This aggressive, jet-black motorcycle was inspired by the Japanese legend of the 47 ronin.

Ronin Motorworks/Facebook

So the Ronin motorcycle lacks front-mounted cannons and grappling hooks. But say that Bruce Wayne went belly-up during the financial crisis: This ferocious, gleaming-ebony cycle would definitely be his next choice to ride while whipping bad-guy tail.

Despite first appearances, this futuristic-looking motorbike wasn't hammered together by Japan's nutso street-racer gearheads; astute observers will notice it's built on the body of a Buell, a now-defunct Harley-Davidson brand. The makers of the cycle, Denver's Ronin Motorworks, wanted to pay a tribute to the Buell's iconoclastic design, so they bought up a bunch of 1125 models and took them into the garage. What emerged was a trimmed-down bike that rides fast and, with a sleek, muscular body, looks like a leopard in mid-pounce.

The motorworks folks plan to release 47 of these vicious rides as a tribute to the Japanese legend of the 47 ronin. "Taken from the Japanese word for a Samurai who lost his master," they say, "the name 'Ronin' was chosen to signify Buell motorcycles that will continue on after the demise of the company." Fittingly, each bike is engraved with a different ronin's name ("Horibe Takeyasu," for instance) and comes with its own bamboo toolbox. Check it out:

Ronin Motorworks

And while this video treats the bike with the unintentionally humorous gravitas of a late-career Keanu Reeves, it provides a nice look into how it was actually made:

H/t Design Collector

About the Author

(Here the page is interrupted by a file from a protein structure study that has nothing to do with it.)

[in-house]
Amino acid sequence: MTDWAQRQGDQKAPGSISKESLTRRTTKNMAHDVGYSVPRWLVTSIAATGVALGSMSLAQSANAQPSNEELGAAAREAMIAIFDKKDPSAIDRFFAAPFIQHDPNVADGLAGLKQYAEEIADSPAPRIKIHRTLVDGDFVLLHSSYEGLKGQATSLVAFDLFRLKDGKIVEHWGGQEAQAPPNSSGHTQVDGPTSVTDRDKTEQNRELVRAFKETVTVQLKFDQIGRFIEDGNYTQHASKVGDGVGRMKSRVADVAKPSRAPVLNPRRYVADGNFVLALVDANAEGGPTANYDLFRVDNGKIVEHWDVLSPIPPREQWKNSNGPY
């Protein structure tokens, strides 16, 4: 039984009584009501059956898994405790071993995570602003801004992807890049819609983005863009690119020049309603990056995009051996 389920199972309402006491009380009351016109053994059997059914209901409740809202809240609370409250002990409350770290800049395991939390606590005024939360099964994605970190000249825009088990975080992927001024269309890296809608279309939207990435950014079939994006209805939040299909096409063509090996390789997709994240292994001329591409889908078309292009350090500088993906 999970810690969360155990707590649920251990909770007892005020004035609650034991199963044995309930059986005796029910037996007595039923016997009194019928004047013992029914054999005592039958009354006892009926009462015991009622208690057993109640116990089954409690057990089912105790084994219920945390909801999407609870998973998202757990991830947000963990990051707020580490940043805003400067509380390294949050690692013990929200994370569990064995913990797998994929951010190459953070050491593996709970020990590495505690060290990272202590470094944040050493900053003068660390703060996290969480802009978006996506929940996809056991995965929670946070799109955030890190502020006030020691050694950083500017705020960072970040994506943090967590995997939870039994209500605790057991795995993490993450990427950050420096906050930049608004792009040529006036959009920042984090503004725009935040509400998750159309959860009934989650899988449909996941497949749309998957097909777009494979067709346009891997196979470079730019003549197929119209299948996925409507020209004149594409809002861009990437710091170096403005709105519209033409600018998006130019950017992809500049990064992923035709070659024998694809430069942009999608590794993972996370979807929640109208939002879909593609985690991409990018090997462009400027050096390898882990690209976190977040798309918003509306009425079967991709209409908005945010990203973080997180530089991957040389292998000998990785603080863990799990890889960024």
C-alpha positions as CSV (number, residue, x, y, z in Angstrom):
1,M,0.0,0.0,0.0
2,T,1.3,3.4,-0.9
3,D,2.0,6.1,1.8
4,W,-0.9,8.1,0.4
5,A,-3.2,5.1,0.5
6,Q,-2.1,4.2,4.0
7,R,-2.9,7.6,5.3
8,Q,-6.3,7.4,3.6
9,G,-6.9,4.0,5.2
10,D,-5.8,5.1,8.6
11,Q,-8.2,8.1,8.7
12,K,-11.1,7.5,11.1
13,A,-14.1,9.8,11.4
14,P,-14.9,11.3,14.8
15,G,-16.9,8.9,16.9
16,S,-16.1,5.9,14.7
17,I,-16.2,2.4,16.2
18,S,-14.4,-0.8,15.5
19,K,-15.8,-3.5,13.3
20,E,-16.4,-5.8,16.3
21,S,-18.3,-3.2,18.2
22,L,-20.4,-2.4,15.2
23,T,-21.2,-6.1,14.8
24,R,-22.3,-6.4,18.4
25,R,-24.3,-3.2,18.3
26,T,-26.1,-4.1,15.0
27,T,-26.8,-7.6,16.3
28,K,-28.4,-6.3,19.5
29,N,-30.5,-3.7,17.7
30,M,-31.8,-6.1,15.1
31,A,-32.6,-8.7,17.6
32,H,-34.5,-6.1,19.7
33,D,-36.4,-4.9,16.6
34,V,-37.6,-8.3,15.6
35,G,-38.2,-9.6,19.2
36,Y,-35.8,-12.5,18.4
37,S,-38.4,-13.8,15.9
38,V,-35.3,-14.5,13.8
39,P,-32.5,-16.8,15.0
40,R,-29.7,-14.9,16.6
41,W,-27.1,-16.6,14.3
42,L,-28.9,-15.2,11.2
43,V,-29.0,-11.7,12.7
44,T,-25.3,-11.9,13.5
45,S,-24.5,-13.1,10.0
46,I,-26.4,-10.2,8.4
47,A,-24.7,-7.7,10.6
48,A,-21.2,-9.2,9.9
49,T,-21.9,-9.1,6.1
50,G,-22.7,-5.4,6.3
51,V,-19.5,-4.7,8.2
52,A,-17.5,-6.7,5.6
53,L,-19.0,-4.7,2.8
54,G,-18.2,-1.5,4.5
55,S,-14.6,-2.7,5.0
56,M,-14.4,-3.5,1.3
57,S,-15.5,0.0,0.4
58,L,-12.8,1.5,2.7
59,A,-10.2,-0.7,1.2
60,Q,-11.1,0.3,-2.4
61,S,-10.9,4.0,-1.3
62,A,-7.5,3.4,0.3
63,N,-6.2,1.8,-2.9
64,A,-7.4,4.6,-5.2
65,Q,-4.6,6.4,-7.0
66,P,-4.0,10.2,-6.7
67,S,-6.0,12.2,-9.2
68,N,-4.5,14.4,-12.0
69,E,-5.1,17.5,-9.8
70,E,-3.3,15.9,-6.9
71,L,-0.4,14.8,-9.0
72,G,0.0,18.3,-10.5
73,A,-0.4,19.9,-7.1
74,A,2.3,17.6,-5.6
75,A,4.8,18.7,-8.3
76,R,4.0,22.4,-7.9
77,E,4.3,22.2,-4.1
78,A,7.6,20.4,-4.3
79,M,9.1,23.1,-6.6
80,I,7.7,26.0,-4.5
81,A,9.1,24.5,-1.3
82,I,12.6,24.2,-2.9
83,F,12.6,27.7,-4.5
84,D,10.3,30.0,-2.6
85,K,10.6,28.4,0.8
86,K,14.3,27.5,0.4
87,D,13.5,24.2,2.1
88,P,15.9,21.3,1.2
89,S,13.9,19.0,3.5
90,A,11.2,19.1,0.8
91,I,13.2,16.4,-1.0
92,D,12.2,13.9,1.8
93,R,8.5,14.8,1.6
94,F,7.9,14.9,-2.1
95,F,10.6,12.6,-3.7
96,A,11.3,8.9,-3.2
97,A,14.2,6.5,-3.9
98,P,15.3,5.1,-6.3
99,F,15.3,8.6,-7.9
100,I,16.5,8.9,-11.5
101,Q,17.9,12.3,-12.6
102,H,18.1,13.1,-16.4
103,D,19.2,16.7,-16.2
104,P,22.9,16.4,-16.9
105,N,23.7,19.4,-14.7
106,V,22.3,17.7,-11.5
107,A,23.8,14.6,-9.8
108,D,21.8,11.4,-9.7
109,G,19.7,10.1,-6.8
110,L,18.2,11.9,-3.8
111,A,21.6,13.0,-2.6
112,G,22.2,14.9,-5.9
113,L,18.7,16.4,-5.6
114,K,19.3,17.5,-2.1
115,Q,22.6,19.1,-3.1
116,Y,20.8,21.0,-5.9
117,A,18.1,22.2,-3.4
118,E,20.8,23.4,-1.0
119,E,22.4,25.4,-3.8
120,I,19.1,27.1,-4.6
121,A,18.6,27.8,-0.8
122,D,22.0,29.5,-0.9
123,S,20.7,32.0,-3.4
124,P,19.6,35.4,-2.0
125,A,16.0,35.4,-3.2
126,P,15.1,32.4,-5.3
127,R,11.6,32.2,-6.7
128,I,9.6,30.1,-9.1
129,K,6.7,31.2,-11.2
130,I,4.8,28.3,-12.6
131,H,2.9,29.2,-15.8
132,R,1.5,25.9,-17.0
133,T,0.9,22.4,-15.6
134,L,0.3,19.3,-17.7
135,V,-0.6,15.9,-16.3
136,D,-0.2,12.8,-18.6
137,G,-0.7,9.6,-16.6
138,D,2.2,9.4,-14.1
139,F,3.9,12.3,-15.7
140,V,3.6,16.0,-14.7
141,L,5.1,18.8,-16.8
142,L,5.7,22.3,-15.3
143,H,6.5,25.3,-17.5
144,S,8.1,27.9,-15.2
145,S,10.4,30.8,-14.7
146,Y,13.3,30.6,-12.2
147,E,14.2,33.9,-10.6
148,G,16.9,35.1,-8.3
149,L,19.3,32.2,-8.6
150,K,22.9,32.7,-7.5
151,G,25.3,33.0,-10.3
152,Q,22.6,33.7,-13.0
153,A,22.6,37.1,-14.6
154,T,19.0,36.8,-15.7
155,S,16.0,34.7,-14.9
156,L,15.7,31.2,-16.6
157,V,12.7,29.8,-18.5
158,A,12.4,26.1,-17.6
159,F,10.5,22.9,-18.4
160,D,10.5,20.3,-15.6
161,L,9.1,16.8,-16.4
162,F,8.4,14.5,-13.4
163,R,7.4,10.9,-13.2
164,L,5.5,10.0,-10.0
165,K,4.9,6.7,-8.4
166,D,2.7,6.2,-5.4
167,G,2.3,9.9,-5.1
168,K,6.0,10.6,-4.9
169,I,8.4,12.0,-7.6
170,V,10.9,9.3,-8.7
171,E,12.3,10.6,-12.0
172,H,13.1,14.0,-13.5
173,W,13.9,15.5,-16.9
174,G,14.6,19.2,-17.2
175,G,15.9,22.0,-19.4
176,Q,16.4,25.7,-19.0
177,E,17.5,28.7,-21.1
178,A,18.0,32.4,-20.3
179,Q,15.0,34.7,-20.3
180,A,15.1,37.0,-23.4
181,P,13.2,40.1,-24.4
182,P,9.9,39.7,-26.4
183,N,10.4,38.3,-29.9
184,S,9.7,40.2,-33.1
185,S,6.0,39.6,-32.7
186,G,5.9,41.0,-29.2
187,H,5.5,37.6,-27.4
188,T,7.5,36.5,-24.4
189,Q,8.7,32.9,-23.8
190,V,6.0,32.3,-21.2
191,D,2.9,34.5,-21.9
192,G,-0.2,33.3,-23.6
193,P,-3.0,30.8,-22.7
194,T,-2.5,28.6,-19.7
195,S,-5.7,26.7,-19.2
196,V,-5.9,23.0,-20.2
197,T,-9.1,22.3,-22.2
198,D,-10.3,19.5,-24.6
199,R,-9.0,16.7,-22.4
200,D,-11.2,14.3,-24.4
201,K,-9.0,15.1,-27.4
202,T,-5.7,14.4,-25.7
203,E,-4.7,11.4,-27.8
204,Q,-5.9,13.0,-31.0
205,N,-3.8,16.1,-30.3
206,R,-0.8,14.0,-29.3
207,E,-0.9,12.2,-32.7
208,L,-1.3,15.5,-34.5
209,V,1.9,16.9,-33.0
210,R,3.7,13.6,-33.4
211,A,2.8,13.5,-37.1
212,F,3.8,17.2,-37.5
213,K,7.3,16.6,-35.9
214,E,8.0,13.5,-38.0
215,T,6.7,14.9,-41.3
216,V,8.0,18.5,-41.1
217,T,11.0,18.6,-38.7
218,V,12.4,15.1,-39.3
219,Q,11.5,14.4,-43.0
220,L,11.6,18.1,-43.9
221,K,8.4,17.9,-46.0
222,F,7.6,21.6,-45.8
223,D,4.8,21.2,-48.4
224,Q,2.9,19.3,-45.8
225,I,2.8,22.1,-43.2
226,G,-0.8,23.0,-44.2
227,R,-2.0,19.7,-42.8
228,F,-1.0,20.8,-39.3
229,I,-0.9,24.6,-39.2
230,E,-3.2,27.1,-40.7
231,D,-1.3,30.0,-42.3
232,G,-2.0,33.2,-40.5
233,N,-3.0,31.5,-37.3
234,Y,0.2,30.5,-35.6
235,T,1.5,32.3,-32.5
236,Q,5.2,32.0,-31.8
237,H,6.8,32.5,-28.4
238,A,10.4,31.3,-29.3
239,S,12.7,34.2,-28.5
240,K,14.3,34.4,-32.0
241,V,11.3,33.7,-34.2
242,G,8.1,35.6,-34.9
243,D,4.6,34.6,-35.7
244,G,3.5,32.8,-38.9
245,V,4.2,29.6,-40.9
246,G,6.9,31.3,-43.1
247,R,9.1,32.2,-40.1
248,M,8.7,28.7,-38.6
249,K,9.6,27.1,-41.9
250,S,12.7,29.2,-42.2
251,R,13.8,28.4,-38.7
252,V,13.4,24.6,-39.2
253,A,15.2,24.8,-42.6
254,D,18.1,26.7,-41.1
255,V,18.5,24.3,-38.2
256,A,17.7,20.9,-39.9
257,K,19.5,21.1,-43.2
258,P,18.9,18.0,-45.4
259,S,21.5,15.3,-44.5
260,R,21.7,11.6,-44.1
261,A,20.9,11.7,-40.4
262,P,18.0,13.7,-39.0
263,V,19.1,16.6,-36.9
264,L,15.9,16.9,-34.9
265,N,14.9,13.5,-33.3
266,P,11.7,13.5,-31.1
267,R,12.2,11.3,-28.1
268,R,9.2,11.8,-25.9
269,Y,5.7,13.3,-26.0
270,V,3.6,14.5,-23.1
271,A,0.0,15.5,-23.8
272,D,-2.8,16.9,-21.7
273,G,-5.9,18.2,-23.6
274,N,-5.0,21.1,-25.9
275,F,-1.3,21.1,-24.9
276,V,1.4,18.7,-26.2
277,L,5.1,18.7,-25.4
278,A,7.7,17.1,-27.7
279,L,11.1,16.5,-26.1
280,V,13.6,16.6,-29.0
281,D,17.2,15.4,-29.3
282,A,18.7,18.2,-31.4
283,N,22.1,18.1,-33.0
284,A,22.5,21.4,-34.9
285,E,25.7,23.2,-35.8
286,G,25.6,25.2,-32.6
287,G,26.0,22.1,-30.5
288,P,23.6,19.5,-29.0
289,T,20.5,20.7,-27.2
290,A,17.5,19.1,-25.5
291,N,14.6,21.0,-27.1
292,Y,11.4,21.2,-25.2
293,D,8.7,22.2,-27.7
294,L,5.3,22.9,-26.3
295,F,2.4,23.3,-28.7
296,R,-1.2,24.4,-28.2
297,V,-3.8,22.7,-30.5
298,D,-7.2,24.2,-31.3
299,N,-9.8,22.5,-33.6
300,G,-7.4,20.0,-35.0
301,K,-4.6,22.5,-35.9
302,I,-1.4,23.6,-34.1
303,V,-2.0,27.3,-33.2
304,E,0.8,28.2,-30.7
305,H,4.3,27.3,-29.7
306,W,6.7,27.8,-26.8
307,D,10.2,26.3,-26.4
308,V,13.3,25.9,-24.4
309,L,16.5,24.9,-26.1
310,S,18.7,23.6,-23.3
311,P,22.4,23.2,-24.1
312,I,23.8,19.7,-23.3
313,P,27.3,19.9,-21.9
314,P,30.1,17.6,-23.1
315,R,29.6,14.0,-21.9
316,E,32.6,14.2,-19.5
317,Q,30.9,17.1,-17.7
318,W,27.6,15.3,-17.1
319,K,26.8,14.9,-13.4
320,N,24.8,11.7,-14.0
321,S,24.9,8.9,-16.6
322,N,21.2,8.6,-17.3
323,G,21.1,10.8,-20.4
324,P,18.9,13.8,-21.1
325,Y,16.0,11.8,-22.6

Most Popular

  1. A sign outside a storefront in Buffalo, New York.
    Environment

    Will Buffalo Become a Climate Change Haven?

    The Western New York city possesses a distinct mix of weather, geography, and infrastructure that could make it a potential climate haven. But for whom?

  2. photo: a high-speed train in Switzerland
    Transportation

    The Case for Portland-to-Vancouver High-Speed Rail

    At the Cascadia Rail Summit outside Seattle, a fledgling scheme to bring high-speed rail from Portland to Vancouver found an enthusiastic reception.

  3. photo: Agriculture Secretary Sonny Purdue
    Equity

    What the USDA’s New Food Stamp Rule Will Do

    By tightening food stamp work requirements, the Trump administration limits states’ ability to aid high-unemployment areas. And more regulations are coming.

  4. A photo of a police officer in El Paso, Texas.
    Equity

    What New Research Says About Race and Police Shootings

    Two new studies have revived the long-running debate over how police respond to white criminal suspects versus African Americans.

  5. A syringe sits on top of a car. Houses are behind it.
    Life

    The Changing Geography of the Opioid Crisis

    A new study shows that the country faces different opioid challenges in urban and rural areas.

×